Small claims court could move from City-County Building

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The Center Township trustee is pushing to move the township's small claims court from the downtown Indianapolis City-County Building to the Julia M. Carson Government Center in what is being promoted as a cost-saving measure.

Trustee Eugene Akers’ plan, which could be approved at a Wednesday township board meeting, is not without controversy, however. The court’s judge, Michelle Smith Scott, is adamantly opposed to the move.

“If the trustee for Center [Township] is able to do this and is allowed to interfere with the court over the objection of the judge,” she said, “I don’t think it sets a good precedent.”

The court is the city’s oldest of nine township small claims courts and is the only one located in the City-County Building, where it’s been housed since the 28-story building opened in 1962.

Scott said the court needs to be in the building because it has the highest volume of cases among Marion County courts—14,000 in 2010. The building’s security is critical, she said, given the large number of litigants coming into her courtroom.

The township board held a public hearing on the proposal Sept. 7. But Scott says Akers, a fellow Democrat, never informed her of his plan and declined her request for an independent feasibility study to be conducted to determine whether the move is necessary.

The move could be completed by the end of the year and before the county increases the court’s rent 5 percent. The court currently pays $16,701 annually to lease its space, according to Marion County Auditor Billie Breaux.

Akers, who’s been the township trustee just nine months, contends the township could save money if the court moves rent-free to the township-owned Carson Center on Fall Creek Parkway.

He’s proposing the court take the 2,200-square-foot space vacated by 300 East, a restaurant and bar at the Carson Center that closed Sept. 1. The small claims court now occupies 1,600 square feet in the basement of the City-County Building.

“I’m locked in as well as she’s locked in,” Akers said of his disagreement with Scott. “As far as I’m concerned, with the cost of being in the City-County Building, it’s just a smart move.”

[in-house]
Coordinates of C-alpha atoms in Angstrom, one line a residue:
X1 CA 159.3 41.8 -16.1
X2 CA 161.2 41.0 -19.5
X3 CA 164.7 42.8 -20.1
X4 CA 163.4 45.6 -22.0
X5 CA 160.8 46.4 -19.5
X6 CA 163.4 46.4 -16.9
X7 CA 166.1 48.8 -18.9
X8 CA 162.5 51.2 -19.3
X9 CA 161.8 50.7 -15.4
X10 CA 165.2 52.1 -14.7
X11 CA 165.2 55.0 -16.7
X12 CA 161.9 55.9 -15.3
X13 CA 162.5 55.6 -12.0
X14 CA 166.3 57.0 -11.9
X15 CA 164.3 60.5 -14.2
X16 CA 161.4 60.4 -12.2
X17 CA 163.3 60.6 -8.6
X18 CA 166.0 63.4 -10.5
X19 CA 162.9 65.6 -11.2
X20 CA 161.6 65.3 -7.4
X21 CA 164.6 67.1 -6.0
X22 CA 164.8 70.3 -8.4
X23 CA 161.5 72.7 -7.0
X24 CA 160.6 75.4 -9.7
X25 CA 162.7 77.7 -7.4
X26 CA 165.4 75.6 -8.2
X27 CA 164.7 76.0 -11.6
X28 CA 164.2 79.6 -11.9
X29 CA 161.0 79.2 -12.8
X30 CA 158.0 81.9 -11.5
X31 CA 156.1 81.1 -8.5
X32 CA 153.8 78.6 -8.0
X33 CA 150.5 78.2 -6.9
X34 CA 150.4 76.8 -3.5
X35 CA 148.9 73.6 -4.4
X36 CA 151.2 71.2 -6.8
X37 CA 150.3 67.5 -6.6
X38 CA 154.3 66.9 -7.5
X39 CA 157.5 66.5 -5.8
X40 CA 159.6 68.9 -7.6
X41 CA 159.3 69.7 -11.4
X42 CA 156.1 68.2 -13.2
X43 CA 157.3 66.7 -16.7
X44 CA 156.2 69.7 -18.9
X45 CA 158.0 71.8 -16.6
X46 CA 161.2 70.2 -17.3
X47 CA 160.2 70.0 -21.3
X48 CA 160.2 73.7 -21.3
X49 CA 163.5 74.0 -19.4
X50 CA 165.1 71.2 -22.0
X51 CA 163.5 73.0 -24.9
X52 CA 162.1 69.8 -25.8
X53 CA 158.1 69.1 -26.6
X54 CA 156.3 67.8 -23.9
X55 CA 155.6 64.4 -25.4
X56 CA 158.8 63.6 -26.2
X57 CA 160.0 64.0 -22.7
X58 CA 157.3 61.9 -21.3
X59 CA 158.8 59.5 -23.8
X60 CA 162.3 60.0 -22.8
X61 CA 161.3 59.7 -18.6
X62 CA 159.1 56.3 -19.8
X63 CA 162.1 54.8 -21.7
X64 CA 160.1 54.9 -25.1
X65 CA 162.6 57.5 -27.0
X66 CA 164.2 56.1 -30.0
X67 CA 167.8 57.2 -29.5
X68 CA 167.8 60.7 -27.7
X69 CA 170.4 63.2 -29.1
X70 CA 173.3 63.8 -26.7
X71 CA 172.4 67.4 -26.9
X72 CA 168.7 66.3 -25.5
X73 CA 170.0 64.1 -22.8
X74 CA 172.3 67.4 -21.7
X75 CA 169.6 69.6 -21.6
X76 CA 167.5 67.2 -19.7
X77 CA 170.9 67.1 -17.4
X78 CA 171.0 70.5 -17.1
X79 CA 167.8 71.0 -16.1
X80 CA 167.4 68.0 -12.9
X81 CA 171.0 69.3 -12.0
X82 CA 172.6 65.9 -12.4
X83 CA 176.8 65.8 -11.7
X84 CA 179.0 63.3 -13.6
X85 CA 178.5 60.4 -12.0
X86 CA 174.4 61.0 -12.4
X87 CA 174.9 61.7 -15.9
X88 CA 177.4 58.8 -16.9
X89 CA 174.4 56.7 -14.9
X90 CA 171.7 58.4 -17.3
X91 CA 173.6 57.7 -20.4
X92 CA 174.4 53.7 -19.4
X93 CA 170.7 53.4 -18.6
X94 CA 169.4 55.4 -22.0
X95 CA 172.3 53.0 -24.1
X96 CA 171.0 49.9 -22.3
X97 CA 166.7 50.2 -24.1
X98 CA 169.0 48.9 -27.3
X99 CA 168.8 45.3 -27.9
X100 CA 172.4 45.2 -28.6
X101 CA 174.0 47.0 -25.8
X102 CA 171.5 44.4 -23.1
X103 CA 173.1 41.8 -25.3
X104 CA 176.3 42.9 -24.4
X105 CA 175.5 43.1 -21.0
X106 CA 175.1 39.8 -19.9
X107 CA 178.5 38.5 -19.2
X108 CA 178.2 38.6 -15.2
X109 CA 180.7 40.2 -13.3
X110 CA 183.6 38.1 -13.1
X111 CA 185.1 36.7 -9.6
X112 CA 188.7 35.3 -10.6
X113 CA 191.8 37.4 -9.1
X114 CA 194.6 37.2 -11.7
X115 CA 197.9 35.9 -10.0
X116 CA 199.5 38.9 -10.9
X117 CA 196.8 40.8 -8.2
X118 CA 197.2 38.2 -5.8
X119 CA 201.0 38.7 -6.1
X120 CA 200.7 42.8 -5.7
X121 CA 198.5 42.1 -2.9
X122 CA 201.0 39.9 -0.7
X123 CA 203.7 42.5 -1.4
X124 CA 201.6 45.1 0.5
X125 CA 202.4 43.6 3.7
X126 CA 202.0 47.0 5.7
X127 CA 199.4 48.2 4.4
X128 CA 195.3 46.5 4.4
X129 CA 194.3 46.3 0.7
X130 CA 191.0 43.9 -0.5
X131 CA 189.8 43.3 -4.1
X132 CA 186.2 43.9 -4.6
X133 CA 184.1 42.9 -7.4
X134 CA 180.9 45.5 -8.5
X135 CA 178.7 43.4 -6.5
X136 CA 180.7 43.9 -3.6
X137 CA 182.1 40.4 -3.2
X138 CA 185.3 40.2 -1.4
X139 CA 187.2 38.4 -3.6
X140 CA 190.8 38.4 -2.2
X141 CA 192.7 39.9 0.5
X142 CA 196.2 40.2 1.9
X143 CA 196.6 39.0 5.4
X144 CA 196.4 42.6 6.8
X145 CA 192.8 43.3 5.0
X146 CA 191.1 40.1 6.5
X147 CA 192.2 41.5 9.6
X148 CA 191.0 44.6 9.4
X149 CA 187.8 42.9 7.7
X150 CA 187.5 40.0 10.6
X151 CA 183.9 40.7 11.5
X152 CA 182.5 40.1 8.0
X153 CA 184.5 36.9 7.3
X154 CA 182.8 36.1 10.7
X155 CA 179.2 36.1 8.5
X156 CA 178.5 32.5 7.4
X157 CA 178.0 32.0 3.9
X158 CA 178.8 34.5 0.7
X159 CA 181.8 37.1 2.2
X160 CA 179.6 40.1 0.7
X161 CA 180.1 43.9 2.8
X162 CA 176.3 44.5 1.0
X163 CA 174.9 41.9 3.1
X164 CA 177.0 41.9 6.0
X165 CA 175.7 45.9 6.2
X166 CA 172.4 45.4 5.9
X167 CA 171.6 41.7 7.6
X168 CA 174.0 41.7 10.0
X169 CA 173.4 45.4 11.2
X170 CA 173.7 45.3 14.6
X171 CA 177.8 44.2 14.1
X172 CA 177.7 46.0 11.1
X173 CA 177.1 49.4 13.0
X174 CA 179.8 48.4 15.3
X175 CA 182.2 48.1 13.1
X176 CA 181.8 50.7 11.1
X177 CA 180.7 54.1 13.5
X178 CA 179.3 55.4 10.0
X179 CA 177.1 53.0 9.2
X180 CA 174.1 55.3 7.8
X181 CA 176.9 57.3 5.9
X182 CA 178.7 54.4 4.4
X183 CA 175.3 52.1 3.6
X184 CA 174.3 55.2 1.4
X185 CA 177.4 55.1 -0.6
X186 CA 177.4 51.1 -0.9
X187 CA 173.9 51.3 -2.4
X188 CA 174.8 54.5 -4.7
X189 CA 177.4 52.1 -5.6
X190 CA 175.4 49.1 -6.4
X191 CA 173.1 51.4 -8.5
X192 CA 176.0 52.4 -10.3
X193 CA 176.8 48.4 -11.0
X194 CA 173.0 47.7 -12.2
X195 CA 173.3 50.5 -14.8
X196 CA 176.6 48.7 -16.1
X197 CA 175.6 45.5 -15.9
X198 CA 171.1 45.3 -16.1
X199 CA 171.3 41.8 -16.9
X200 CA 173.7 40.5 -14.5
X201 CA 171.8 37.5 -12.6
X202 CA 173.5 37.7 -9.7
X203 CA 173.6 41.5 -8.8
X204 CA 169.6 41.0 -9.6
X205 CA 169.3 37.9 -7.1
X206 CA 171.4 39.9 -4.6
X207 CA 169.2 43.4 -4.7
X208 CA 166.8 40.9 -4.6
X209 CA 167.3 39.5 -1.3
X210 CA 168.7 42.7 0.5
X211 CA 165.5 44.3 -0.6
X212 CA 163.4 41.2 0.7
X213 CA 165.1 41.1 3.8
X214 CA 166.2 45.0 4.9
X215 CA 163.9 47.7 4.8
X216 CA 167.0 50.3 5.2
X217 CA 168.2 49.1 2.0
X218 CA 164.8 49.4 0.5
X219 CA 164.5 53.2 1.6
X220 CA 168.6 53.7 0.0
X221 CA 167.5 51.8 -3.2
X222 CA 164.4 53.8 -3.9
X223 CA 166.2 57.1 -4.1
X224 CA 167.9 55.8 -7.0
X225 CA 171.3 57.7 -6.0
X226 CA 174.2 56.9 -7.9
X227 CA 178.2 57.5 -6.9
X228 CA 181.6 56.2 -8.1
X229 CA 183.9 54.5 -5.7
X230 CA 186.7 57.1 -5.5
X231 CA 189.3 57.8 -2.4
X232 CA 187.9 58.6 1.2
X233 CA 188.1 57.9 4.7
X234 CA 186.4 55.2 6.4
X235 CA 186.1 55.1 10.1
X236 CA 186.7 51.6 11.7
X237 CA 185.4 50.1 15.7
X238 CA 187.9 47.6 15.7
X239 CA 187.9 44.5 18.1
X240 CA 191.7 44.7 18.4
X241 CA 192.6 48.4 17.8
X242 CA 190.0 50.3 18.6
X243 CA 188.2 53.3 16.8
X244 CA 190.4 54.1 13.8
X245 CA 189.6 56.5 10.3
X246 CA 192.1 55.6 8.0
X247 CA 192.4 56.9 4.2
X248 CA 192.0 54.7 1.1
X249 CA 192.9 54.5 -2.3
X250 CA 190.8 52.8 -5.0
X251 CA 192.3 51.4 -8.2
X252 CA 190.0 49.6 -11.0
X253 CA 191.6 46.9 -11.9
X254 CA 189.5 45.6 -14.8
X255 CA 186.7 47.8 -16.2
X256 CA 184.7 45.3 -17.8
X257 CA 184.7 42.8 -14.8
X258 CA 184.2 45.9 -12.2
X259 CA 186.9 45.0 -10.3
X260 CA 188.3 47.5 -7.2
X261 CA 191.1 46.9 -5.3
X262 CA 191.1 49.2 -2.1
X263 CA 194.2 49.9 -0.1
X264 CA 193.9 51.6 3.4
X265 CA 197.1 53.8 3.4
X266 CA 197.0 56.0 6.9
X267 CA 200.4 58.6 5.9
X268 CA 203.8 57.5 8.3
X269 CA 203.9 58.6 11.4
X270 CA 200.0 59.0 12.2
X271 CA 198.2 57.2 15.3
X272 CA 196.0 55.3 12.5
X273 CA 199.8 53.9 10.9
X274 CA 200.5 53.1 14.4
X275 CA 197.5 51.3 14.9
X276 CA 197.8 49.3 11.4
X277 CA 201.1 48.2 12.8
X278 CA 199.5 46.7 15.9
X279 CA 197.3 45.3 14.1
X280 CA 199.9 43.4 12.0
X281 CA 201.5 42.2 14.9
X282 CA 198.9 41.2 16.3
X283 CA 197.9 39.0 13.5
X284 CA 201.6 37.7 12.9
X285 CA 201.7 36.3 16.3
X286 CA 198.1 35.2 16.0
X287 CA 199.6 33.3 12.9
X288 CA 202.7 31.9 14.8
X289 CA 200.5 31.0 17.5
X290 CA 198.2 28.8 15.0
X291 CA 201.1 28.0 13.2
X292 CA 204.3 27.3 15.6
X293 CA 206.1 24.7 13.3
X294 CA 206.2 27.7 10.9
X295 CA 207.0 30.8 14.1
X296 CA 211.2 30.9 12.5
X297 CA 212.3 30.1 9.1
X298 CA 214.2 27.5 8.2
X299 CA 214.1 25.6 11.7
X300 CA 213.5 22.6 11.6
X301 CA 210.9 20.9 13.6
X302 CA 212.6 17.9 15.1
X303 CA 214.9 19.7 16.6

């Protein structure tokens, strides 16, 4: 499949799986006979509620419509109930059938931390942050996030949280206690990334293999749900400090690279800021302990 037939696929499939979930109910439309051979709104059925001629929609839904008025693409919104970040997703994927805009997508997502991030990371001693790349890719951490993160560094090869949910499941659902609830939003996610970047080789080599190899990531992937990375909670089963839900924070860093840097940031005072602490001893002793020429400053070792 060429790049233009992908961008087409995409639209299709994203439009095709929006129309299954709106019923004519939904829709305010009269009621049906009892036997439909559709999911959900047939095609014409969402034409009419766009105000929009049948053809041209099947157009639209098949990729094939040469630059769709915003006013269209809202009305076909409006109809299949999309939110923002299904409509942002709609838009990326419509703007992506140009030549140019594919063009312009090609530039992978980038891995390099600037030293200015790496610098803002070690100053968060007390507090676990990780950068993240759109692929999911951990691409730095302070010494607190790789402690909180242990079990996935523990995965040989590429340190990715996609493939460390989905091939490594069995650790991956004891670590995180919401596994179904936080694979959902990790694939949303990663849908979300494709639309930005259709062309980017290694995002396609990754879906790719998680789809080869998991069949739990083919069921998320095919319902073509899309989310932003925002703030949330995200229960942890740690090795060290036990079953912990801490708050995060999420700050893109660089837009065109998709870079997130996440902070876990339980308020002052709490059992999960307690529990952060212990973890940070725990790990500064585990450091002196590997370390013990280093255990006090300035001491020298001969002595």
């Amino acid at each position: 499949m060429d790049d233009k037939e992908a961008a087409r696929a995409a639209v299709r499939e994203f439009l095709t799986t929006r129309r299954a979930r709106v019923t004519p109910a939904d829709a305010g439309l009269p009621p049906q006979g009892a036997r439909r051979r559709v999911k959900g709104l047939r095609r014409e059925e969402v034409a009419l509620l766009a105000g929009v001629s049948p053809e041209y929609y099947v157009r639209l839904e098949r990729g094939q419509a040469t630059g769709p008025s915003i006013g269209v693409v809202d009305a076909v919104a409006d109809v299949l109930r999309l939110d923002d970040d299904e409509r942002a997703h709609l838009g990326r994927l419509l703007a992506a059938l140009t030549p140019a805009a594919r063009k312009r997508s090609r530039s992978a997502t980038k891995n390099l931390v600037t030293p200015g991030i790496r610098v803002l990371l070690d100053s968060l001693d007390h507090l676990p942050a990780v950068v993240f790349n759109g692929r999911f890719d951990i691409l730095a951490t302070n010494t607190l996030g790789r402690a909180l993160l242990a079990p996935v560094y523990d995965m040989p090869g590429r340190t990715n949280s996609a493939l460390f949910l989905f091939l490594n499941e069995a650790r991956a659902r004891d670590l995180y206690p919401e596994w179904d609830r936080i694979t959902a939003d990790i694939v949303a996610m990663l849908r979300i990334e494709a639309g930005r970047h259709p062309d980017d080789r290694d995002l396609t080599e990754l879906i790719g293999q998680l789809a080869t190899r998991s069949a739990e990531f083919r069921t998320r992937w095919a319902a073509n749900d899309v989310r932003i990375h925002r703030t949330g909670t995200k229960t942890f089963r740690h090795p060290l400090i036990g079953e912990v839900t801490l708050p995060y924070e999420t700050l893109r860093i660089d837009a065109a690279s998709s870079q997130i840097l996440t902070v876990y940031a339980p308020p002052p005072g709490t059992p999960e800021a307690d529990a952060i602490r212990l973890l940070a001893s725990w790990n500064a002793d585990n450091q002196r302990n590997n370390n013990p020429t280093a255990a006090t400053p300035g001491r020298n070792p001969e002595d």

Scott acknowledged the small claims court operates in tight quarters, but she would rather wait to see whether additional space might become available at some point within the City-County Building.

Township budget cuts are prompting Akers to explore the cost savings, which also might include eliminating as many as 20 employees from the township’s 74-person staff, he said.

The Center Township trustee, whose main function is to provide short-term aid to the needy, receives $7 million annually. Akers is bracing for a 15-percent budget cut of $1.3 million next year, due to a continued loss of funds from property taxes, which make up local government’s largest source of revenue.

Center Township has a large stockpile of cash on hand, though. Parked in a series of money market accounts, the surplus at the end of 2010 stood at $8.5 million—more than the office brings in annually to handle poor relief, according to state financial reports.

Akers estimated the cost to move the court and renovate and furnish the space at $459,000. The one-time expense is worth the long-term savings, he said.

But critics of township government such as Kevin Brinegar, president of the Indiana Chamber of Commerce, say townships should not meddle in affairs outside their true scope of poor relief.

The State Chamber long has lobbied for township-reform legislation that would eliminate the form of local government to save on costs.

“Being a landlord doesn’t appear to fall within the statutorily articulated duties of the township trustee,” Brinegar said. “It’s an example of many that exist around the state, of trustees getting involved in issues beyond their constitutional or statutory duties.”

Akers’ plan has support, though.

Jackie Nytes, a Democrat City-County councilor and executive director of the Mapleton-Fall Creek Development Corp., is among the backers.

“We have a lot of housing in the neighborhood that we would like to sell or rent, and the court has employees,” Nytes said. “We’d love to see some of those employees live in our neighborhood.”

The township bought the building in 1994 for $400,000. It’s named for former U.S. Rep. Julia Carson, who served as Center Township trustee from 1990 to 1996. The township spent more than $5 million renovating the building, but only one of its seven floors is used for township administration.

The center is occupied by leased offices, a Key Bank branch and, until this month, the 300 East restaurant.

Local businessman Bill Mays was part of a group that invested $500,000 to launch the restaurant in 2006. Mays said he and local attorney Lacy Johnson could have continued to underwrite restaurant losses, but others couldn’t.

Mays said he continued to financially support the restaurant to give African-Americans and others in the area a place to meet and conduct business.

“The neighborhood was very slow to warm to it,” he said, “and that’s too bad, because it’s their loss.”

Mays said he backs Akers’ plan to move the small claims court into the space, citing an abundance of free parking near the building.

“It’s a better utilization,” he said. “It makes a lot of sense.”

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